Code 5: TestPrice2Return macro
'' Additional procedure
'' Written in the spirit of code 2

Private Sub TestPrice2Return()

Dim RVal() As Double
Dim Prices As Range

'' Place 1 of 2:: Uncomment / comment as required - Asc / Desc
'Set Prices = Range("PriceAsc")
Set Prices = Range("PriceDes")

RVal = Price2Return(PriceV:=Prices, Asc:=False)  '' Place 2 of 2 :: Asc / Desc

Stop
End Sub


2. Discussion

As stated in section 1, this module is a code development version, so a number of points are available for discussion.

Q1: Option Base 1 declaration

1. Code 1 line 2 includes the declaration Option Base 1 to set the default lower bound of arrays in the module, but array declarations at lines 19, 47, 129, and 130 explicitly include the lower and upper index number with the To keyword.
2. Code 1
19 ReDim RetArray(LB + 1 To UB, 1) ' dimension 2: upper index only
Code 2
47 Dim P(0 To 9) As Double
Code 3
129 ReDim RValue(0 To r - 2, 1 To 1)
130 ReDim inArray(0 To r - 1)
3. Is Option Base 1 required?
• In general, the use of Option Base 1 should be avoided. Instead, use the To keyword to explicitly set the lower and upper index numbers of each array dimension. The code can then be read without knowledge of the Option Base declaration. For example, code 3, lines 129 and 130. Pointing the way, Option Base 1 serves no real purpose, and could be deleted. Line 19 should then be written as:
• Code 1
19 ReDim RetArray(LB + 1 To UB, 1 To 1) ' dimension 2: indexed 1 to 1 (a single column)
• In this version, however, Option Base 1 is in the module declaration and its impact on the line 19 declaration statement of RetArray is examined next
• The result of the declaration can be viewed in the Locals Window (Expression; Type), see figure 3, and repeated here for reference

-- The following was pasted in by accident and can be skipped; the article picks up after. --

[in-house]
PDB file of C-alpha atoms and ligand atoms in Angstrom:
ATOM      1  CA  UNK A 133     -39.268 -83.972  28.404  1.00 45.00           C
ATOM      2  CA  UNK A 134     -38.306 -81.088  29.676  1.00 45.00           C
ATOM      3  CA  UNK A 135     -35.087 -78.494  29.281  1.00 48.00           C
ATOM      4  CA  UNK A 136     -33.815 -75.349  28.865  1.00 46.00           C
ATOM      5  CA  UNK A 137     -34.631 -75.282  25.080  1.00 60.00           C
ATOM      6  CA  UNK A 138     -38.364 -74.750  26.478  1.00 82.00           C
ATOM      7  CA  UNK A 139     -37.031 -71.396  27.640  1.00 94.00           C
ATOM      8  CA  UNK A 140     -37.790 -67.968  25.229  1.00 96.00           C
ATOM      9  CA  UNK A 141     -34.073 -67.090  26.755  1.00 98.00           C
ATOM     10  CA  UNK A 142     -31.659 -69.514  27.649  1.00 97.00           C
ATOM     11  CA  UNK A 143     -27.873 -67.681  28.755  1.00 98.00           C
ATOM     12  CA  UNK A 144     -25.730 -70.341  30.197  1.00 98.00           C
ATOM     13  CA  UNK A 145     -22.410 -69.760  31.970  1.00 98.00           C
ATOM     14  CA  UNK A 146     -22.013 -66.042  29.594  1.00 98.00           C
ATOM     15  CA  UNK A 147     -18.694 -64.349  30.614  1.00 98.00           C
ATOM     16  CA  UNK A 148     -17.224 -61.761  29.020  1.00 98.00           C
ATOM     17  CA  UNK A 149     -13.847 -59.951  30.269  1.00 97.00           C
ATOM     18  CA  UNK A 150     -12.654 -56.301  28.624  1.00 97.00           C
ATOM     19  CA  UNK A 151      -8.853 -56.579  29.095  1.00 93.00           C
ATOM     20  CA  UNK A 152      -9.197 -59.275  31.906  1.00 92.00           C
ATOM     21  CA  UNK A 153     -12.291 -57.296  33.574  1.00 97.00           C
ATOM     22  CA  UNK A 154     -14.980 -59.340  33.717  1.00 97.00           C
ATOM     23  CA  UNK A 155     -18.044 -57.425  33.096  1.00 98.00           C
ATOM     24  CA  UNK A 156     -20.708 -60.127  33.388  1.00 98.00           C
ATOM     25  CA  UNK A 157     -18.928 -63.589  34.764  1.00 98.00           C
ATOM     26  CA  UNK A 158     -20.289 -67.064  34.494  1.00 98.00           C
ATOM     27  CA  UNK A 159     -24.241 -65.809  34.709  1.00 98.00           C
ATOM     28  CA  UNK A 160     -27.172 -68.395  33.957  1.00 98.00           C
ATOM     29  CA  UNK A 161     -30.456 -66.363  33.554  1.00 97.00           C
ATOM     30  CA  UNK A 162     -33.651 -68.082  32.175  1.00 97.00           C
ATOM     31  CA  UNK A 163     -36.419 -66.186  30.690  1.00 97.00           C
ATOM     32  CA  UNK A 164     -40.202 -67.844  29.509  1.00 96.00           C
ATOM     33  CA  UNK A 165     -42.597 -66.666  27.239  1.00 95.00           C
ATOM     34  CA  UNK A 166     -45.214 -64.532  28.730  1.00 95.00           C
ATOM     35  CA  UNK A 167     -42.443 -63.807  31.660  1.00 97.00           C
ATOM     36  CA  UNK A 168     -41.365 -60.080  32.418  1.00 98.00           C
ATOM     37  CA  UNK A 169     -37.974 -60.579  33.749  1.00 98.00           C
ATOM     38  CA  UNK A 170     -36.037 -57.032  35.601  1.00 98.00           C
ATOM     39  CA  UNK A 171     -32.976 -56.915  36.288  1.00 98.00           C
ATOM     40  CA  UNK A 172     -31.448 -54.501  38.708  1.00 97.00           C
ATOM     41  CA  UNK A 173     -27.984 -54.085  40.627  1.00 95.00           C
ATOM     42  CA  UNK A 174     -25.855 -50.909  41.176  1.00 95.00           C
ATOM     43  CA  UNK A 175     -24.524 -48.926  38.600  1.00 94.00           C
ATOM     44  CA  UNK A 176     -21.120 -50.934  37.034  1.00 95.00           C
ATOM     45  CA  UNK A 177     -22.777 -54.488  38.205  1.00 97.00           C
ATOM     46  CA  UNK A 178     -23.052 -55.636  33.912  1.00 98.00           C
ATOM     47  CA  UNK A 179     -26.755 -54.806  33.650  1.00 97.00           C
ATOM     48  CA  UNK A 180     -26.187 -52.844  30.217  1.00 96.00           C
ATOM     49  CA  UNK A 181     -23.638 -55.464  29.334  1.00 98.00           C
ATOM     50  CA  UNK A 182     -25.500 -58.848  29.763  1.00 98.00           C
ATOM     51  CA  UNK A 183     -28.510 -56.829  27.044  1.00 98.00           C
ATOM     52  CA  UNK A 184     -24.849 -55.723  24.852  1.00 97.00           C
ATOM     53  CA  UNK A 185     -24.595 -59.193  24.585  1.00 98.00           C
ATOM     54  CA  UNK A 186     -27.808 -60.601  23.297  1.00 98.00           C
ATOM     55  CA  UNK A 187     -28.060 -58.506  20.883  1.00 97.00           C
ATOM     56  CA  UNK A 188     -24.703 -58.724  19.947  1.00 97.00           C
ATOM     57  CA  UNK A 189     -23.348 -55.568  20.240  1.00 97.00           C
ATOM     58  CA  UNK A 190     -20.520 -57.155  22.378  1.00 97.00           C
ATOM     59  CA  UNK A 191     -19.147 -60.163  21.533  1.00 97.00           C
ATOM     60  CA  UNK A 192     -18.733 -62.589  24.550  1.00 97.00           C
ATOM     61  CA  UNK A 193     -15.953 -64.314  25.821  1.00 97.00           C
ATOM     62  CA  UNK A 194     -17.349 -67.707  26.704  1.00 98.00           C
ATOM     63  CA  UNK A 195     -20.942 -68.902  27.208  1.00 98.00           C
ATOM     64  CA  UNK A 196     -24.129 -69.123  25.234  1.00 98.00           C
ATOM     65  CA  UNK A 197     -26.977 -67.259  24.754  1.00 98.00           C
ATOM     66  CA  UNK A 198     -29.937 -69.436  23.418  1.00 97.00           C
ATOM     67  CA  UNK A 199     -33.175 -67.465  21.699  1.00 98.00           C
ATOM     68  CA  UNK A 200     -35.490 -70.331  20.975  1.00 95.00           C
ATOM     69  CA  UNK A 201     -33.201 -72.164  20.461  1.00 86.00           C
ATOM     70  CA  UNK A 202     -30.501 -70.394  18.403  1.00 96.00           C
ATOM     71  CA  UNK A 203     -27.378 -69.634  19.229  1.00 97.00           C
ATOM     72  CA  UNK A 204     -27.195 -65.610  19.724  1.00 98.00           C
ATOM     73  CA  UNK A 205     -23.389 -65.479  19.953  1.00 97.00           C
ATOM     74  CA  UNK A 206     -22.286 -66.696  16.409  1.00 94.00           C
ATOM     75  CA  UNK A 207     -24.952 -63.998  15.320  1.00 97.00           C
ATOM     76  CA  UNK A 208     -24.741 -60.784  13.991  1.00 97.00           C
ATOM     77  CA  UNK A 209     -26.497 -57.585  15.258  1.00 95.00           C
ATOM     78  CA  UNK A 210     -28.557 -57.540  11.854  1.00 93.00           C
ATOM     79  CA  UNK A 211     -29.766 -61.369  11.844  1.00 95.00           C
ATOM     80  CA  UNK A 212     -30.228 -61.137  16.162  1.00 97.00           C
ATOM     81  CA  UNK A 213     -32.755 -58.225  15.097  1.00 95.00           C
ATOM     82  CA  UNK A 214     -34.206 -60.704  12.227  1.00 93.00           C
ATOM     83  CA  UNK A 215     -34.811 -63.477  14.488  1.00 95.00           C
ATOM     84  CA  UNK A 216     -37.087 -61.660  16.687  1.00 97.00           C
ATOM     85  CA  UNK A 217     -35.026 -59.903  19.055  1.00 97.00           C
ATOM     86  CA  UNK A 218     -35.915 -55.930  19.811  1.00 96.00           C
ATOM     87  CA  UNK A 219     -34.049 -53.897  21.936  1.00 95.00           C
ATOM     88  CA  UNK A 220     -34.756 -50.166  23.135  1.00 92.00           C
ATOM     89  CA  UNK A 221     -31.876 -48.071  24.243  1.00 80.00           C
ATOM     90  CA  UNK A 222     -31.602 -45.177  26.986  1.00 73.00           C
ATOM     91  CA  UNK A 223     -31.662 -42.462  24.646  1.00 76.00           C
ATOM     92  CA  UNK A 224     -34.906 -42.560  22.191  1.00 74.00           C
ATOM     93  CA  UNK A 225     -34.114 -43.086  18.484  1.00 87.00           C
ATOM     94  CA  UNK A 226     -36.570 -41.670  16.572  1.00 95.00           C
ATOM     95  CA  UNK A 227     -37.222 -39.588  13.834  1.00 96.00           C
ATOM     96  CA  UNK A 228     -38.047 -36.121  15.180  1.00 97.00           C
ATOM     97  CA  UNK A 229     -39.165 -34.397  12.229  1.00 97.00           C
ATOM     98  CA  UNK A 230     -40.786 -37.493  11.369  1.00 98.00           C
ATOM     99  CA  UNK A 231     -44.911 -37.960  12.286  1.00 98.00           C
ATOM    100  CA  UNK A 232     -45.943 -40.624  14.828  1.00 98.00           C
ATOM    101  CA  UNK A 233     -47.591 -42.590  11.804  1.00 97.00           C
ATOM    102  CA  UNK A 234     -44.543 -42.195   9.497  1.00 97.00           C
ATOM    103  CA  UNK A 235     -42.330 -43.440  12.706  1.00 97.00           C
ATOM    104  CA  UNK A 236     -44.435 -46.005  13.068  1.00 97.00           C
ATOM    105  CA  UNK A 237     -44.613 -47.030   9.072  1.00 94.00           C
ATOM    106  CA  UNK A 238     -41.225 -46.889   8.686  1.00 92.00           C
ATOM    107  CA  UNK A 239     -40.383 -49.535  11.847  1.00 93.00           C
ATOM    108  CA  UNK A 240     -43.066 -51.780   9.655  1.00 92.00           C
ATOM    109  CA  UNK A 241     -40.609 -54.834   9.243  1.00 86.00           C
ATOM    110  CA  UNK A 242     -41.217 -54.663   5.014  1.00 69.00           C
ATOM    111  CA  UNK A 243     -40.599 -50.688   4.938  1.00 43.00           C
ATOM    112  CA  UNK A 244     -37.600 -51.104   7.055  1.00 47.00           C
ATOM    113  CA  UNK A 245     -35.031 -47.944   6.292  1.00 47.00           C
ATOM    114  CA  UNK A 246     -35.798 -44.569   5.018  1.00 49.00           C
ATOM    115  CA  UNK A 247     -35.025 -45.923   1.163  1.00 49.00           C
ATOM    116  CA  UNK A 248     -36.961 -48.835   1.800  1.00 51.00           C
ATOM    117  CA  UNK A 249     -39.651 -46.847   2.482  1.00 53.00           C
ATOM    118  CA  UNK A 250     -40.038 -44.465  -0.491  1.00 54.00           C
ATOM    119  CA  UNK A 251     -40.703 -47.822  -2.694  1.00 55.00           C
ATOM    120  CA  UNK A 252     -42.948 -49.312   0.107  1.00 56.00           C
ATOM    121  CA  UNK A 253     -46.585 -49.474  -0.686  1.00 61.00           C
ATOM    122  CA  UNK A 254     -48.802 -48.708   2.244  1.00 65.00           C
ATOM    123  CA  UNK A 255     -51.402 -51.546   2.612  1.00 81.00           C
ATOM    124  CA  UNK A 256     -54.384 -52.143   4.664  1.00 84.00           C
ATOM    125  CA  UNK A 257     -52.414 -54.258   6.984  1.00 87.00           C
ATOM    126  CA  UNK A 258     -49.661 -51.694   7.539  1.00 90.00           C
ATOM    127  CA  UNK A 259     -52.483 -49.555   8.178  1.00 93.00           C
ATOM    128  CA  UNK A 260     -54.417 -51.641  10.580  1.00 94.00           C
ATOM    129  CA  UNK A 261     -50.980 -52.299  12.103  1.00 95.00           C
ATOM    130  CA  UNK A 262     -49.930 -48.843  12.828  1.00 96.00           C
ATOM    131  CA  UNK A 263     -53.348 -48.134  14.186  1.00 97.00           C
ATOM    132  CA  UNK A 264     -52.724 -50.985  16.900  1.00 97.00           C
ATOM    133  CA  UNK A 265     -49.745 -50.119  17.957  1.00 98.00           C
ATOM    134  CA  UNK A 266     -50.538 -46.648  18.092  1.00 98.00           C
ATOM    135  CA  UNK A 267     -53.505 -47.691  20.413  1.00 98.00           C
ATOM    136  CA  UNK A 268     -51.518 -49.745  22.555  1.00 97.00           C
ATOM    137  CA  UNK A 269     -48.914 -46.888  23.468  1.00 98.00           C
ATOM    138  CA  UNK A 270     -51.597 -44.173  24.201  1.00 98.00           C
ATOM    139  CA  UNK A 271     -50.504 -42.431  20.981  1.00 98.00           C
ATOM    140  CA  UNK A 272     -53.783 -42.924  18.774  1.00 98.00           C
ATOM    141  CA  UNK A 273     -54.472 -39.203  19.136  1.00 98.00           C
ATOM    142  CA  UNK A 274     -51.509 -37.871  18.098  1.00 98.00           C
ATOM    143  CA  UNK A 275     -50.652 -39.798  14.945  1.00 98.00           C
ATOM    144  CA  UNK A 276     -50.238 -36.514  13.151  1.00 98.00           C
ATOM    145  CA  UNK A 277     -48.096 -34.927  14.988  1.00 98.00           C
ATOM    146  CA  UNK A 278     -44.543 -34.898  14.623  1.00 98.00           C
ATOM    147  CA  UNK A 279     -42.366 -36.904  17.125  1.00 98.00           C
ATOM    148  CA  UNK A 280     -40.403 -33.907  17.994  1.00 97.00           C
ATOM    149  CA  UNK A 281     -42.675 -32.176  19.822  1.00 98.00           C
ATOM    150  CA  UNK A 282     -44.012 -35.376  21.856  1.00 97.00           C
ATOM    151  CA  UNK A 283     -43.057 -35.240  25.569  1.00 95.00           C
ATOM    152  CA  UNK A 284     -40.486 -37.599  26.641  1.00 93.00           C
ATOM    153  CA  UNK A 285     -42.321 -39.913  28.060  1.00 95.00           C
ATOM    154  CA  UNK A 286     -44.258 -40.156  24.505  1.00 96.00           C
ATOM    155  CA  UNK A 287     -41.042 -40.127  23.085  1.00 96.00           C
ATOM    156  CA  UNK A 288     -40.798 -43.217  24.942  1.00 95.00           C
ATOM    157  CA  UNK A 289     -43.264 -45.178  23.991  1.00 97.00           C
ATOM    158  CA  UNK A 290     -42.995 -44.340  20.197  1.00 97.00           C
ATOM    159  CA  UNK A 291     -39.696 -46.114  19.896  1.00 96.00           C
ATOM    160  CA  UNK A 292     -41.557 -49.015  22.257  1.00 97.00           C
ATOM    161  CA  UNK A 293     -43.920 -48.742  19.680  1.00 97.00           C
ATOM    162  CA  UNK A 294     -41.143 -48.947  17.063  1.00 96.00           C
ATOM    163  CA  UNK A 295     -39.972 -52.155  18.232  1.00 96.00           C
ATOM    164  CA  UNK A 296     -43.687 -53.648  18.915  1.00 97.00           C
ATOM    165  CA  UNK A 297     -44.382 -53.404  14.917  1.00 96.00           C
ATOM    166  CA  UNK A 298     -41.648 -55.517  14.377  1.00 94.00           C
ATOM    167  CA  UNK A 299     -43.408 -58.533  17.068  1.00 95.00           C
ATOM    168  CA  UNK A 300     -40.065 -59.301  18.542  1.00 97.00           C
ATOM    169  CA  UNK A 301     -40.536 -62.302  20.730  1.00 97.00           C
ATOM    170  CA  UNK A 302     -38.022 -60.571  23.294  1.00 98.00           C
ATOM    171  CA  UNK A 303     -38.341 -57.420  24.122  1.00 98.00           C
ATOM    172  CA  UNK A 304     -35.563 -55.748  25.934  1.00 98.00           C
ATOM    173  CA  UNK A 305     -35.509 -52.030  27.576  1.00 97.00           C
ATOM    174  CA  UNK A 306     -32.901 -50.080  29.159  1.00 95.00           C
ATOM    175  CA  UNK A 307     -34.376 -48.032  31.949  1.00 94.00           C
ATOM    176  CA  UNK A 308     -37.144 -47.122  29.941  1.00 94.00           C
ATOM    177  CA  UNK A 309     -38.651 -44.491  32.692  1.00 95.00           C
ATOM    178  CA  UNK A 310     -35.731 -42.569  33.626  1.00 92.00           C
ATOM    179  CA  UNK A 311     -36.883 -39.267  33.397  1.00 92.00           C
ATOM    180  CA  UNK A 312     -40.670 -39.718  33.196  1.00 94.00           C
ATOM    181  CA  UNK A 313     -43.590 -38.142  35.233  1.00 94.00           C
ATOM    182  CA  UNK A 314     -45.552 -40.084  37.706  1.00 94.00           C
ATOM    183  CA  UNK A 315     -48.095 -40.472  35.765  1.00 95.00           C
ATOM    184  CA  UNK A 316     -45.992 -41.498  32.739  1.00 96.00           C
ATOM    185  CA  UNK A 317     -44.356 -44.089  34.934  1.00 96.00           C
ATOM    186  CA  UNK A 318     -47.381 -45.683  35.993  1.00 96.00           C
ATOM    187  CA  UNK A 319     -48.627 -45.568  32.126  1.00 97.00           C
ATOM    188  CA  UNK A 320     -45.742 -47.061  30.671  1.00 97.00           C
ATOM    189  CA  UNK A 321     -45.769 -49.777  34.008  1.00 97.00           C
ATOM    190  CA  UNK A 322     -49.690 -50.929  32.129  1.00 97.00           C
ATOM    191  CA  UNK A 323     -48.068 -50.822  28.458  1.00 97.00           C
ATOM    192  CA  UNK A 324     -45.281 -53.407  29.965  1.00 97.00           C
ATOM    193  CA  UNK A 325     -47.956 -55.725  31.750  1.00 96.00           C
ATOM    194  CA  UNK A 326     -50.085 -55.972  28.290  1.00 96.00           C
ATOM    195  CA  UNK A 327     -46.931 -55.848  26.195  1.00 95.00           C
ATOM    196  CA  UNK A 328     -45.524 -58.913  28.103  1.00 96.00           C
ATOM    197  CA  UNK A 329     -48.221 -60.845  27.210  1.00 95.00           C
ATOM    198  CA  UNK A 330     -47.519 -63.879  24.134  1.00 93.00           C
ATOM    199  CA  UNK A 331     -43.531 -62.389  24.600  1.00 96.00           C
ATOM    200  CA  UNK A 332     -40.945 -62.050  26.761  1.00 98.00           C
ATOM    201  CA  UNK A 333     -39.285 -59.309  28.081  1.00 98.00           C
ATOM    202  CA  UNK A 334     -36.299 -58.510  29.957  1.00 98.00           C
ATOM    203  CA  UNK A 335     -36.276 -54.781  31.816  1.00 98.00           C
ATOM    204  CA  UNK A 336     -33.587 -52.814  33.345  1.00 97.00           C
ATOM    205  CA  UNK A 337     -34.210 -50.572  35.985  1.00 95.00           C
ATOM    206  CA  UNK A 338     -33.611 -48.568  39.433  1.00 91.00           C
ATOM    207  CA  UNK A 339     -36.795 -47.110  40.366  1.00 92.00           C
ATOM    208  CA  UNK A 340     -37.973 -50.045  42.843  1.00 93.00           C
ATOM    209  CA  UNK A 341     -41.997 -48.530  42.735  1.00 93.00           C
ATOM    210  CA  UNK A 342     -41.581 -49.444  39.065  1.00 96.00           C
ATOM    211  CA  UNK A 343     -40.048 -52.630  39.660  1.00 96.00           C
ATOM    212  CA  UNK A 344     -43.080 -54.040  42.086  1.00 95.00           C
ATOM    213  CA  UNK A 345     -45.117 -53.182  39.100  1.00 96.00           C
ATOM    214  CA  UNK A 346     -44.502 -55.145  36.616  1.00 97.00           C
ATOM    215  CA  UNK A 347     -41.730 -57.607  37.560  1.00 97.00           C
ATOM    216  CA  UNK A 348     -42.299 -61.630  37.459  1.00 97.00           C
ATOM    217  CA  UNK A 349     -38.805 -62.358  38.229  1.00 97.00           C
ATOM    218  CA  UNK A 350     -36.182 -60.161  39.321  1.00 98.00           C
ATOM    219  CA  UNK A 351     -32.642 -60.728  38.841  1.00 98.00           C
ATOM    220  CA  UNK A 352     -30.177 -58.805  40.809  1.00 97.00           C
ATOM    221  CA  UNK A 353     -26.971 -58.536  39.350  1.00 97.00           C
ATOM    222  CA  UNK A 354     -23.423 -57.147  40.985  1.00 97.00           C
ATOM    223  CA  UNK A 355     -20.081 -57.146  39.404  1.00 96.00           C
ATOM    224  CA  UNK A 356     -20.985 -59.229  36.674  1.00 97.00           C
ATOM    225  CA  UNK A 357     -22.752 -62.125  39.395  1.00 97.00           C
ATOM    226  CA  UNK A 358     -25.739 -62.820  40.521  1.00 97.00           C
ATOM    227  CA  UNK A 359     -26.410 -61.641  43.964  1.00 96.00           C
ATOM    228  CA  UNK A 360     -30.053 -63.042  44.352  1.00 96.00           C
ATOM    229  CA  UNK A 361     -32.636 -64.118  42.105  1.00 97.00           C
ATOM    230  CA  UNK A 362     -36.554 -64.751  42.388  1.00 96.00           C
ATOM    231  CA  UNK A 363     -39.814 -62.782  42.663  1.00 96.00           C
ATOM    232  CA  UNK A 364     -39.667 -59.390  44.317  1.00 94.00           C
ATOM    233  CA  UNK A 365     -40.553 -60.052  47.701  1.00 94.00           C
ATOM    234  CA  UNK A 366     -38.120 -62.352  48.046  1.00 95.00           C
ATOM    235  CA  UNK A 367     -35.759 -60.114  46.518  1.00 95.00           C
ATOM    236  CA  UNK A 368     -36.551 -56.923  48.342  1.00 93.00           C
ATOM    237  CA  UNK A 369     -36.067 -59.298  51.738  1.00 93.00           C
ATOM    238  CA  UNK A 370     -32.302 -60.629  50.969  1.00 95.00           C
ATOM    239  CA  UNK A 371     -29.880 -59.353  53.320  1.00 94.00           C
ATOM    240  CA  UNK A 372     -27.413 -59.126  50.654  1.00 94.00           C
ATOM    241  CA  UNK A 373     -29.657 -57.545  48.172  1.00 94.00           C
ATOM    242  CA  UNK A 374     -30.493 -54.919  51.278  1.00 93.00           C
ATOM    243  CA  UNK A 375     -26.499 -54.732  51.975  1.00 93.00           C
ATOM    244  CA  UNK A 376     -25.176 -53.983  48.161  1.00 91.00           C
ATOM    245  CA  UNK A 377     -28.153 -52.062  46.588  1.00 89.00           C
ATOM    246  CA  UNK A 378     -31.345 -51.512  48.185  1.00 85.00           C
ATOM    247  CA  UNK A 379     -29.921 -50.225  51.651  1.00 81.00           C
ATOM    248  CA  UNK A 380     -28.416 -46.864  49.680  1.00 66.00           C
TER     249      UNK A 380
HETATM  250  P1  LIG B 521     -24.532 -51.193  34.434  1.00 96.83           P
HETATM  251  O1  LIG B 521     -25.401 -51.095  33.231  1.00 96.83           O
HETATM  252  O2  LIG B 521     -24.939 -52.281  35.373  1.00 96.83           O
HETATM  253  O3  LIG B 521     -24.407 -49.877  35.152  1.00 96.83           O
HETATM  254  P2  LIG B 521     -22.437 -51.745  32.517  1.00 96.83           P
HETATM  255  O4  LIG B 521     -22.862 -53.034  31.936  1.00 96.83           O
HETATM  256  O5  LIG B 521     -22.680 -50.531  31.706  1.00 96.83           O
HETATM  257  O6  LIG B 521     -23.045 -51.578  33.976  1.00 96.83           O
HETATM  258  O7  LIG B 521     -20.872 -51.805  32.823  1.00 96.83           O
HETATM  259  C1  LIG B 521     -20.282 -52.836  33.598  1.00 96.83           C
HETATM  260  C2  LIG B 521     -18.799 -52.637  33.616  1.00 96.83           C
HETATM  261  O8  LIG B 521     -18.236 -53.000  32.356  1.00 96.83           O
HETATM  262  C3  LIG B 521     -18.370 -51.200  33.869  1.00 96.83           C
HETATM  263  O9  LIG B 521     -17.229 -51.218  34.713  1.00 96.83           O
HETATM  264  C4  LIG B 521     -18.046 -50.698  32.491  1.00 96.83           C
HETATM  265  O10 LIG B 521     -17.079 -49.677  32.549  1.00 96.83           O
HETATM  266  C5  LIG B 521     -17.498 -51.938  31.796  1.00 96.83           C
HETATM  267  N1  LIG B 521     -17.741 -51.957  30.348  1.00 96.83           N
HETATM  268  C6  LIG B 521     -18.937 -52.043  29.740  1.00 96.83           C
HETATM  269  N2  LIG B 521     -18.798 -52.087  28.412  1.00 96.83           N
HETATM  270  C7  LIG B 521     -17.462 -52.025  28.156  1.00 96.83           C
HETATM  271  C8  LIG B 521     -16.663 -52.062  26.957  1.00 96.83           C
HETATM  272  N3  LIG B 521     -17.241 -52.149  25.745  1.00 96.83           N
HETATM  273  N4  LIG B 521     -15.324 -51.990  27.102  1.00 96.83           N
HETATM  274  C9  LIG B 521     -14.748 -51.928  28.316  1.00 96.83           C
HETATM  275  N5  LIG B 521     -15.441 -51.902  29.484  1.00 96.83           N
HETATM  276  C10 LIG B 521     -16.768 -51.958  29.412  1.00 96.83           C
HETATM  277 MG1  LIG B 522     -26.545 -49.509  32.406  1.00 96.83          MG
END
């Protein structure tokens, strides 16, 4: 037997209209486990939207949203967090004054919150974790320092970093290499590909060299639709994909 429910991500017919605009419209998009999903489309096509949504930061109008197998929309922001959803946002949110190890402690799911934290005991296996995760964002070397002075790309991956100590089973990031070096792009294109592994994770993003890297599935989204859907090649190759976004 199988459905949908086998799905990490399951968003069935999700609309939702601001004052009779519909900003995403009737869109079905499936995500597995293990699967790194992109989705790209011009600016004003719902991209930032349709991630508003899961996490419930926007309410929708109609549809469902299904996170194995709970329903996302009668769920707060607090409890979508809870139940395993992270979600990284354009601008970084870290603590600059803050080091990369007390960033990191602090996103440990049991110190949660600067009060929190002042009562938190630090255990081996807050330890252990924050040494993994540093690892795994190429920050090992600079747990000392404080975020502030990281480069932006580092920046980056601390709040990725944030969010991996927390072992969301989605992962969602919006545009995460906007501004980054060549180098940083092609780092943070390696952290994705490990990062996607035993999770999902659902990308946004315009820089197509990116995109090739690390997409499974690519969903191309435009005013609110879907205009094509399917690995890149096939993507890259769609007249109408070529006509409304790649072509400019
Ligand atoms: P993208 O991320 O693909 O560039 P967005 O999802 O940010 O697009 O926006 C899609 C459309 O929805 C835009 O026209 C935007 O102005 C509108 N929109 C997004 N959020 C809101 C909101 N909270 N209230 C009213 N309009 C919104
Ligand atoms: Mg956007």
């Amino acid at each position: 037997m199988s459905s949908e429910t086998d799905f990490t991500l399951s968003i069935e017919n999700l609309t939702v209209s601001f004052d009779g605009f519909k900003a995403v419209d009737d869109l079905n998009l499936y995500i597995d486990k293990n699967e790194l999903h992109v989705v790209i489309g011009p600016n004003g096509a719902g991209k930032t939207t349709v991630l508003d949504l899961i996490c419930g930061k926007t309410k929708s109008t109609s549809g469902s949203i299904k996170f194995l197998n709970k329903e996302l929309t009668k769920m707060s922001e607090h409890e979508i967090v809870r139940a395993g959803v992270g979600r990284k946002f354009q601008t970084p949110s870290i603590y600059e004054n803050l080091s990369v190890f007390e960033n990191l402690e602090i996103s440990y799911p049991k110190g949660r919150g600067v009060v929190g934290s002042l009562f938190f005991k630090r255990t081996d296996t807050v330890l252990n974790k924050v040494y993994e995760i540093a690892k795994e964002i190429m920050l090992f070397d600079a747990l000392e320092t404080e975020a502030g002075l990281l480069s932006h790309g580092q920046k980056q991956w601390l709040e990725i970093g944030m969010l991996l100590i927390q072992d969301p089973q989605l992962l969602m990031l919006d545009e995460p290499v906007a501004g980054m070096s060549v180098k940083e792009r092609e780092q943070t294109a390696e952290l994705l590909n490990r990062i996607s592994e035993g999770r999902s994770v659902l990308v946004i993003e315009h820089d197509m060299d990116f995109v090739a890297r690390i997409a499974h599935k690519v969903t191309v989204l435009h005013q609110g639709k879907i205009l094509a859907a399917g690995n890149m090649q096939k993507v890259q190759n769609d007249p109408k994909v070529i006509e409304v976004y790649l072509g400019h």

• With Option Base 1 set RetArray Double(1 to 9, 1 to 1)
• If Option Base 1 is commented out (equivalent to Option Base 0), then RetArray will be (Expression; Type) RetArray Double(1 to 9, 0 to 1)
• In other words, removing the Option Base declaration changes the size of the second dimension from one column to two columns
• In this example there is no practical difference, because the population code at lines 24 and 29 includes index 1 for the second dimension
• Code 1
24 RetArray(t, 1) = Log(Price(t) / Price(t - 1))
29 RetArray(t, 1) = (Price(t) - Price(t - 1)) / Price(t - 1)
• You just end up with a vector of zeros in the second dimension index 0. See figure 7

4. RValue is declared with a column range "1 To 1", why not simply use "1"?
• The RValue declaration is in line 129
• The logic of the answer is the same as that for RetArray above
• Code 3
129 ReDim RValue(0 To r - 2, 1 To 1) ' The array dimension 2 has explicit upper and lower bounds
129 ReDim RValue(0 To r - 2, 1) ' With Option Base 1, this is equivalent to 1 To 1
129 ReDim RValue(0 To r - 2, 1) ' With Option Base 0, dimension 2 is 0 To 1
129 ReDim RValue(0 To r - 2, 0) ' With Option Base 0, dimension 2 is 0 To 0 (equivalent to 1 column)
Option Base 0 is the default and is usually omitted
In the absence of any compelling logic, the choice of base is simply the analysts preference
5. Summary
• be consistent with Declaration statements involving array dimensions
• use the To keyword to explicitly declare lower and upper bounds
• avoid using Option Base, but be aware of it with other code sources

Q2: Code 5 - ascending and descending?

1. Code 5 you have two separate ranges - one for Price descending and one for Price ascending - what is the point of this. Isn't the Price2Return function in code 3 designed to intrinsically sort returns into ascending or descending from a single column vector range of prices (with direction set by Asc argument)?

2. Code 5 is a sub procedure named TestPrice2Return, and as the name suggests this is designed to test (the accuracy of) the Price2Return function by passing range objects:
• There are two arguments, with four combinations
1. Ascending :: Log
2. Ascending :: Change
3. Descending :: Log
4. Descending :: Change
• Yes - the direction can be switched by the Asc argument, but does it give the correct answer?
• In figure 6, the return vectors for the four combinations are calculated. You can download the workbook to view columns H to N
• When TestPrice2Return is set to (combination 3 above):
• Code 5
185 Set Prices = Range("PriceDes")
187 RVal = Price2Return(PriceV:=Prices, Asc:=False))
189 Stop

• The RVal array in the Locals Window can be compared to the WS function values - see figure 8
• This can be repeated for the other combinations, with the inclusion of the Ret parameter
• The final test is using the UDF Price2Return on a WS - see figure 6

• Thanks to Cosmo for comments